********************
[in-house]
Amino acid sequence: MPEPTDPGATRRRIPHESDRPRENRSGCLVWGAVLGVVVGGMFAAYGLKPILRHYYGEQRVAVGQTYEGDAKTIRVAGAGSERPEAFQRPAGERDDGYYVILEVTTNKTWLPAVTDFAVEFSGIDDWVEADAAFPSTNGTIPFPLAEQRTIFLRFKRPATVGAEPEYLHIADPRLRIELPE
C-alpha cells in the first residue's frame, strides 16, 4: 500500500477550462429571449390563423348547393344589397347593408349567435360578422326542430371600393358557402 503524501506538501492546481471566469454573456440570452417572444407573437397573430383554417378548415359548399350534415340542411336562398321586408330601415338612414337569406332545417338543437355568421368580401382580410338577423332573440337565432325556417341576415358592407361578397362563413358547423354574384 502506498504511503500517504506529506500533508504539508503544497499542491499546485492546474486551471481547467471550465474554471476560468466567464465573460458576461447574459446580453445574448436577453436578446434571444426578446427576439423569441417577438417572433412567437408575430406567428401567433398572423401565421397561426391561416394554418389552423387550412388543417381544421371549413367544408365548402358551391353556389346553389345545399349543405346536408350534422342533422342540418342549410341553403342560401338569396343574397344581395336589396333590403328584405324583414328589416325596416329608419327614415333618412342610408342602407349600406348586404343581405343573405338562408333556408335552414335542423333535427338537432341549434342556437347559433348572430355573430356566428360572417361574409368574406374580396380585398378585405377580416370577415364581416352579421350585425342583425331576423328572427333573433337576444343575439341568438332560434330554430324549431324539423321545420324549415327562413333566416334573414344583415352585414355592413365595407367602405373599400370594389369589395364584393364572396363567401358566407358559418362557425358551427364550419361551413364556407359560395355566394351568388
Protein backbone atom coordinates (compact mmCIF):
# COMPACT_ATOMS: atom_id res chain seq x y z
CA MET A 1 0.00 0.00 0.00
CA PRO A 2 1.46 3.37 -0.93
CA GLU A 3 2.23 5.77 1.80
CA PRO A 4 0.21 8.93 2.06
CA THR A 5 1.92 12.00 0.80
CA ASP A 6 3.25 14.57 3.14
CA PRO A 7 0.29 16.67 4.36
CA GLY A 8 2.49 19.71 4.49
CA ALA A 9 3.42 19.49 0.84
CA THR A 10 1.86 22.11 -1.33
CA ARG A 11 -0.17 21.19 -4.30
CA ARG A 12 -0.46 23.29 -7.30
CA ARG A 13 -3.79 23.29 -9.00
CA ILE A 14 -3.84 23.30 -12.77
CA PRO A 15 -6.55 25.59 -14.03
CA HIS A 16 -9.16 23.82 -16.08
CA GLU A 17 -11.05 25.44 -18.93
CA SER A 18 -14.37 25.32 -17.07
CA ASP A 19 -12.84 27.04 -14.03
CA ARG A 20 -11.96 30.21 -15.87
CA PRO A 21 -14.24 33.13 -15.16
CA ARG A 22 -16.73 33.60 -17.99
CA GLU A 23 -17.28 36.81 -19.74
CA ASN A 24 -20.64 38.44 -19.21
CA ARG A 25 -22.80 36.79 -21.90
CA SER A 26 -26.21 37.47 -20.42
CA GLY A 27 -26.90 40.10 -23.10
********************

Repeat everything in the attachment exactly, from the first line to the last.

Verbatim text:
[in-house]
Amino acid sequence: MPEPTDPGATRRRIPHESDRPRENRSGCLVWGAVLGVVVGGMFAAYGLKPILRHYYGEQRVAVGQTYEGDAKTIRVAGAGSERPEAFQRPAGERDDGYYVILEVTTNKTWLPAVTDFAVEFSGIDDWVEADAAFPSTNGTIPFPLAEQRTIFLRFKRPATVGAEPEYLHIADPRLRIELPE
C-alpha cells in the first residue's frame, strides 16, 4: 500500500477550462429571449390563423348547393344589397347593408349567435360578422326542430371600393358557402 503524501506538501492546481471566469454573456440570452417572444407573437397573430383554417378548415359548399350534415340542411336562398321586408330601415338612414337569406332545417338543437355568421368580401382580410338577423332573440337565432325556417341576415358592407361578397362563413358547423354574384 502506498504511503500517504506529506500533508504539508503544497499542491499546485492546474486551471481547467471550465474554471476560468466567464465573460458576461447574459446580453445574448436577453436578446434571444426578446427576439423569441417577438417572433412567437408575430406567428401567433398572423401565421397561426391561416394554418389552423387550412388543417381544421371549413367544408365548402358551391353556389346553389345545399349543405346536408350534422342533422342540418342549410341553403342560401338569396343574397344581395336589396333590403328584405324583414328589416325596416329608419327614415333618412342610408342602407349600406348586404343581405343573405338562408333556408335552414335542423333535427338537432341549434342556437347559433348572430355573430356566428360572417361574409368574406374580396380585398378585405377580416370577415364581416352579421350585425342583425331576423328572427333573433337576444343575439341568438332560434330554430324549431324539423321545420324549415327562413333566416334573414344583415352585414355592413365595407367602405373599400370594389369589395364584393364572396363567401358566407358559418362557425358551427364550419361551413364556407359560395355566394351568388
Protein backbone atom coordinates (compact mmCIF):
# COMPACT_ATOMS: atom_id res chain seq x y z
CA MET A 1 0.00 0.00 0.00
CA PRO A 2 1.46 3.37 -0.93
CA GLU A 3 2.23 5.77 1.80
CA PRO A 4 0.21 8.93 2.06
CA THR A 5 1.92 12.00 0.80
CA ASP A 6 3.25 14.57 3.14
CA PRO A 7 0.29 16.67 4.36
CA GLY A 8 2.49 19.71 4.49
CA ALA A 9 3.42 19.49 0.84
CA THR A 10 1.86 22.11 -1.33
CA ARG A 11 -0.17 21.19 -4.30
CA ARG A 12 -0.46 23.29 -7.30
CA ARG A 13 -3.79 23.29 -9.00
CA ILE A 14 -3.84 23.30 -12.77
CA PRO A 15 -6.55 25.59 -14.03
CA HIS A 16 -9.16 23.82 -16.08
CA GLU A 17 -11.05 25.44 -18.93
CA SER A 18 -14.37 25.32 -17.07
CA ASP A 19 -12.84 27.04 -14.03
CA ARG A 20 -11.96 30.21 -15.87
CA PRO A 21 -14.24 33.13 -15.16
CA ARG A 22 -16.73 33.60 -17.99
CA GLU A 23 -17.28 36.81 -19.74
CA ASN A 24 -20.64 38.44 -19.21
CA ARG A 25 -22.80 36.79 -21.90
CA SER A 26 -26.21 37.47 -20.42
CA GLY A 27 -26.90 40.10 -23.10